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Children of the Wise Oak

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Blyth, Teague, and Abbon, three brothers of the Durotriges tribe in southern Britain, discover a strange old man, living alone in the forest, who warns them of a coming storm. Soon afterwards, their father returns from travelling in distant lands. But then, terrible events force them to flee from their village; the only home they have ever known. The old man teaches them s Blyth, Teague, and Abbon, three brothers of the Durotriges tribe in southern Britain, discover a strange old man, living alone in the forest, who warns them of a coming storm. Soon afterwards, their father returns from travelling in distant lands. But then, terrible events force them to flee from their village; the only home they have ever known. The old man teaches them some magic, before they embark on a journey across the sea to Gaul, guided by the warrior mage Gwenn. Gwenn brings them to train with the mysterious Deru-Weidi, but will their magic be enough when they come face to face with the mighty city of Rome? Set in a historically accurate backdrop of iron age Britain, Gaul, and the Roman Republic; “Children of the Wise Oak” is a historical fantasy featuring magical realism, Celtic culture and religion, the occasional dragon, and more. Age suitability. Recommended minimum age of 11-13 (with parental guidance) for the series. Book 1 contains some moderate violence, including battles, individual combat, Roman games, and a ritual killing. Later books in the series also contain some mild sexual content and some moderately adult themes.


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Blyth, Teague, and Abbon, three brothers of the Durotriges tribe in southern Britain, discover a strange old man, living alone in the forest, who warns them of a coming storm. Soon afterwards, their father returns from travelling in distant lands. But then, terrible events force them to flee from their village; the only home they have ever known. The old man teaches them s Blyth, Teague, and Abbon, three brothers of the Durotriges tribe in southern Britain, discover a strange old man, living alone in the forest, who warns them of a coming storm. Soon afterwards, their father returns from travelling in distant lands. But then, terrible events force them to flee from their village; the only home they have ever known. The old man teaches them some magic, before they embark on a journey across the sea to Gaul, guided by the warrior mage Gwenn. Gwenn brings them to train with the mysterious Deru-Weidi, but will their magic be enough when they come face to face with the mighty city of Rome? Set in a historically accurate backdrop of iron age Britain, Gaul, and the Roman Republic; “Children of the Wise Oak” is a historical fantasy featuring magical realism, Celtic culture and religion, the occasional dragon, and more. Age suitability. Recommended minimum age of 11-13 (with parental guidance) for the series. Book 1 contains some moderate violence, including battles, individual combat, Roman games, and a ritual killing. Later books in the series also contain some mild sexual content and some moderately adult themes.

30 review for Children of the Wise Oak

  1. 4 out of 5

    Elana

    Though this book featured a colorful ensemble of characters (including some names you might recognize from your history books...you'll have to read it to see), it focuses primarily on Blyth, Teague and Abbon, three brothers who are forced to leave their small but tight-knit village due to tragic circumstances beyond their control. They meet and travel with a number of mentors who begin training them as Deru-Weidi, or mages. "Children of the Wise Oak" is set in our world, and is historically accur Though this book featured a colorful ensemble of characters (including some names you might recognize from your history books...you'll have to read it to see), it focuses primarily on Blyth, Teague and Abbon, three brothers who are forced to leave their small but tight-knit village due to tragic circumstances beyond their control. They meet and travel with a number of mentors who begin training them as Deru-Weidi, or mages. "Children of the Wise Oak" is set in our world, and is historically accurate in many respects -- but there's a healthy dose of fantasy in there, as we are introduced to magical creatures and humans alike. It depicts how magic was a subtle (but integral) part of life back in the first century. This is a good read for those who like their historical fiction and their Sword-and-Sorcery tales. We travel and learn with the three brothers as they set out on a journey that changes the course of their lives, and will quite probably have a great impact on history. I'll have to wait for the second installment to see how Olli Tooley weaves the use of magic into familiar historical settings and battles, and I'm looking forward to seeing how it all unfolds!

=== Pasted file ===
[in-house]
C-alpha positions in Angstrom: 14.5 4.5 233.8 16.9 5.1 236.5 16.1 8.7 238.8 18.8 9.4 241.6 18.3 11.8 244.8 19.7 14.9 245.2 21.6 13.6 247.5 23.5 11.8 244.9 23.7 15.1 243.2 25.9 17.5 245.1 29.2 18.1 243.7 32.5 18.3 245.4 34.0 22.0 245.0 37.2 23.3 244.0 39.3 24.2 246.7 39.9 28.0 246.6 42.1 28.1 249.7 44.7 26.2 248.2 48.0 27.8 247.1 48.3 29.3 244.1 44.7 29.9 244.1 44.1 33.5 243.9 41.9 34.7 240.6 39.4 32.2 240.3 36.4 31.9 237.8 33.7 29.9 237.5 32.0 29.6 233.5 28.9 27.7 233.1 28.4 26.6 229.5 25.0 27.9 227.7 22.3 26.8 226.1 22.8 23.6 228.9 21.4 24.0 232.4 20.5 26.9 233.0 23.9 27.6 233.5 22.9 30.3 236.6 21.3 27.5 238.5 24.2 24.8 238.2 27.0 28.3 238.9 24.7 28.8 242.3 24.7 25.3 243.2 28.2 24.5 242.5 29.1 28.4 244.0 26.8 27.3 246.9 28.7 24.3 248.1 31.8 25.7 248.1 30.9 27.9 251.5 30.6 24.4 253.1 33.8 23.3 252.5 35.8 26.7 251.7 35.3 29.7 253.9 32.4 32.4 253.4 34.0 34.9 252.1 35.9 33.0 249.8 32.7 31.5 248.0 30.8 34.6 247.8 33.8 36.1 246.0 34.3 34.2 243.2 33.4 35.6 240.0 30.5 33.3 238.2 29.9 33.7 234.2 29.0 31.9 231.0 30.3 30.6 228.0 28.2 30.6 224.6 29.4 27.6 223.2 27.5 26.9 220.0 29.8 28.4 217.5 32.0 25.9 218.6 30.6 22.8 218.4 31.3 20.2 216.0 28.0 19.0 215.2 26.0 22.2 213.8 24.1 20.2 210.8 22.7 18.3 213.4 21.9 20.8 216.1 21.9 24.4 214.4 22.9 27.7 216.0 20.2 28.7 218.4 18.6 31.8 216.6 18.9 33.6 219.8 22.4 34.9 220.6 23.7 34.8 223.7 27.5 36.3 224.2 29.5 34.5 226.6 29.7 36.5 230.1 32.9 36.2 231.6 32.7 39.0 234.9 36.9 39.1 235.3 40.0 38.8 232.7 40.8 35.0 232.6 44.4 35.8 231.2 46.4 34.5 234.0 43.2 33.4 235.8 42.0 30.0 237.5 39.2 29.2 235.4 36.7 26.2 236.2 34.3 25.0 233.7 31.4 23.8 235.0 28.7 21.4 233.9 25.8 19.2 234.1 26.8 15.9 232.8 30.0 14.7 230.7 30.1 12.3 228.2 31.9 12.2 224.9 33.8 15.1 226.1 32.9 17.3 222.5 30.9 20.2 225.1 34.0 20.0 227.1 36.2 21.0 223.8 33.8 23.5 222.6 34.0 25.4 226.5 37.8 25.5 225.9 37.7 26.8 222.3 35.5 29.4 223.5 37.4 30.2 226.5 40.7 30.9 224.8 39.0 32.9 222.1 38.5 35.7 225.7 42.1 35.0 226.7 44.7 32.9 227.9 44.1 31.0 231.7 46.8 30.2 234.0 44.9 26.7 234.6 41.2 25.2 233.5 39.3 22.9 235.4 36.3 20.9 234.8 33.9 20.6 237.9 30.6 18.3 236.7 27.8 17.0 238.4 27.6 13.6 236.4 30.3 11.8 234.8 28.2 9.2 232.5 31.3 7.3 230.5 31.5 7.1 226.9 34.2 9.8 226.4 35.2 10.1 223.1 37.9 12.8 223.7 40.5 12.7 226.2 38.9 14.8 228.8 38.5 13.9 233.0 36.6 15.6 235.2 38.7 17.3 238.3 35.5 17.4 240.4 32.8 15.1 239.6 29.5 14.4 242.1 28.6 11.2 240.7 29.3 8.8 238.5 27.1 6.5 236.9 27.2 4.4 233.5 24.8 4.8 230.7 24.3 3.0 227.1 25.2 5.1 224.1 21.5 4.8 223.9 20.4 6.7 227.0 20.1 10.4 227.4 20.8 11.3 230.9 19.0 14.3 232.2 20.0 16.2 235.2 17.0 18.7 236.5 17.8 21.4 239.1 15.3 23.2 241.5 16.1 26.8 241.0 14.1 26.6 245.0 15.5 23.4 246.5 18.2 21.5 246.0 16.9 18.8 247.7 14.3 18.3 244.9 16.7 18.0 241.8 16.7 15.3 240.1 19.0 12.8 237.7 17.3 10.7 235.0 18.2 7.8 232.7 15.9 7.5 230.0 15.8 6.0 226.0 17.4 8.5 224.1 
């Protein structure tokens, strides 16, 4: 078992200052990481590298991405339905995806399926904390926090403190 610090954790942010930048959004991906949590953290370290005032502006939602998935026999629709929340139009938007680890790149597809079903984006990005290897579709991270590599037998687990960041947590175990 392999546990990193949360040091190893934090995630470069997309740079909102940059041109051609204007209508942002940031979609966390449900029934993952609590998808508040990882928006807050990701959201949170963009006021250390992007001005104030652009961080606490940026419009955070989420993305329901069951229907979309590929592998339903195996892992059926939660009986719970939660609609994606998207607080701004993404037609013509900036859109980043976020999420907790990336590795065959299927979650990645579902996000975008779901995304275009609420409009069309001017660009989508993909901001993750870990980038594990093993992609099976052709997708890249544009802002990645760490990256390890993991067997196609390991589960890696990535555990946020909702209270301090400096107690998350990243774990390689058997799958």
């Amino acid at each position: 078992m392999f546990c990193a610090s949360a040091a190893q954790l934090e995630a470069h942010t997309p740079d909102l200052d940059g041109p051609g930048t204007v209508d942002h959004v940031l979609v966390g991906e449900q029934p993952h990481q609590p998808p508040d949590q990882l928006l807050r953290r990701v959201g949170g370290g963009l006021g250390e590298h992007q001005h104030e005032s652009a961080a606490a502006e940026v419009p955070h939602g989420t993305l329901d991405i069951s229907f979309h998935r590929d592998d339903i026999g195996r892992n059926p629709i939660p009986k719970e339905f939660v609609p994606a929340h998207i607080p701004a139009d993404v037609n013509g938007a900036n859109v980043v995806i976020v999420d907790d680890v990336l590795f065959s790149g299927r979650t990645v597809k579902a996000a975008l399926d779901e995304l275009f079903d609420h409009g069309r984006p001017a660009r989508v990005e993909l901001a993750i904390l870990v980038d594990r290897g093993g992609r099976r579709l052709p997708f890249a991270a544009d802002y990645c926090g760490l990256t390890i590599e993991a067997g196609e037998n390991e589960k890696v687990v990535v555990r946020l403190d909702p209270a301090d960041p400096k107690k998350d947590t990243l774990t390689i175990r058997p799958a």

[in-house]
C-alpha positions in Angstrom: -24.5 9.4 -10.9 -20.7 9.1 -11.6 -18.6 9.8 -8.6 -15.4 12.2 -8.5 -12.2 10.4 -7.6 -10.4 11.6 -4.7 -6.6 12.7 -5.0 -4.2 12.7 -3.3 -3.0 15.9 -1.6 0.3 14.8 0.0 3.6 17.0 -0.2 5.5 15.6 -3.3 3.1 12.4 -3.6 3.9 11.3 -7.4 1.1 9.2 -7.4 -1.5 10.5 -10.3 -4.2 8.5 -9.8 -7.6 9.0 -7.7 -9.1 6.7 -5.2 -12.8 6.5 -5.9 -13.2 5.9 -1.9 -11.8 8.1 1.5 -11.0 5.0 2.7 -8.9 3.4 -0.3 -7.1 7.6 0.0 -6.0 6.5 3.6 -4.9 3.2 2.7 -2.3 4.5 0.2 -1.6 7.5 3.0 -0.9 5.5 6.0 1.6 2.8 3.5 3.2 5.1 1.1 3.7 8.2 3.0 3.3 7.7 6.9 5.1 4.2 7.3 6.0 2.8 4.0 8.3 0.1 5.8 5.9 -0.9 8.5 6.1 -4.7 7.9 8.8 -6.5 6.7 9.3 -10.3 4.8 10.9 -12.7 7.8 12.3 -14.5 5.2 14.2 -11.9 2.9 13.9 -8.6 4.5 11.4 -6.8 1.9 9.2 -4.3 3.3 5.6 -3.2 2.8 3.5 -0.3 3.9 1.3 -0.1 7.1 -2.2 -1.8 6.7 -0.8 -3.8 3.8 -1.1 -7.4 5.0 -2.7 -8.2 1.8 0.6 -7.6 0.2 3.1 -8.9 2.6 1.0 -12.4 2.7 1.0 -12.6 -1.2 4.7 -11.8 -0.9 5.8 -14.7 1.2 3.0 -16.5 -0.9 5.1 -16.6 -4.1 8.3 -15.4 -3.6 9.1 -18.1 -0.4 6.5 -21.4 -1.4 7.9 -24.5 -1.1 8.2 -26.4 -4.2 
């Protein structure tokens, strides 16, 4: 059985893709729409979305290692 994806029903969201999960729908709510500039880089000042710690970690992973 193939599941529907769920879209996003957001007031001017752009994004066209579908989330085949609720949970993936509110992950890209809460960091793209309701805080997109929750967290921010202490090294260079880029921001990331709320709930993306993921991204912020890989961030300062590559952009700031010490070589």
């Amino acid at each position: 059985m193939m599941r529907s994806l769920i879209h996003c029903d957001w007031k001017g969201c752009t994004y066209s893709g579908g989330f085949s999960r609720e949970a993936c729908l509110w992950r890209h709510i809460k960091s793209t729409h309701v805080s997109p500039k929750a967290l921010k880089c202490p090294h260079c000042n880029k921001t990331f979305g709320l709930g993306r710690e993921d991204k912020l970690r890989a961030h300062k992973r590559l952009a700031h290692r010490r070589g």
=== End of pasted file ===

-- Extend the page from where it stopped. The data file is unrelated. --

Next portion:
2. 4 out of 5

    Elizabeth Ducie

    This is the first book in a series of nine telling the story of the Celts and their enemies, the Romans. It is part history, part magical realism, part fantasy. Oliver Tooley has done a huge amount of research around his subject and it shows in the level of detail in the narrative. Without falling into the trap of 'information dumping' Tooley pulls the reader effortlessly into the world of Ancient Britain. The writing style is a little unusual, in that it is for the most part telling, rather tha This is the first book in a series of nine telling the story of the Celts and their enemies, the Romans. It is part history, part magical realism, part fantasy. Oliver Tooley has done a huge amount of research around his subject and it shows in the level of detail in the narrative. Without falling into the trap of 'information dumping' Tooley pulls the reader effortlessly into the world of Ancient Britain. The writing style is a little unusual, in that it is for the most part telling, rather than showing, and it rattles along at a fair old pace, but as I imagined the tales being handed down by story-tellers over the centuries, it seemed appropriate. There is no indication of the age-group for which this is aimed. I can see it being enjoyed both by adults and older children. A good start to an ambitious series.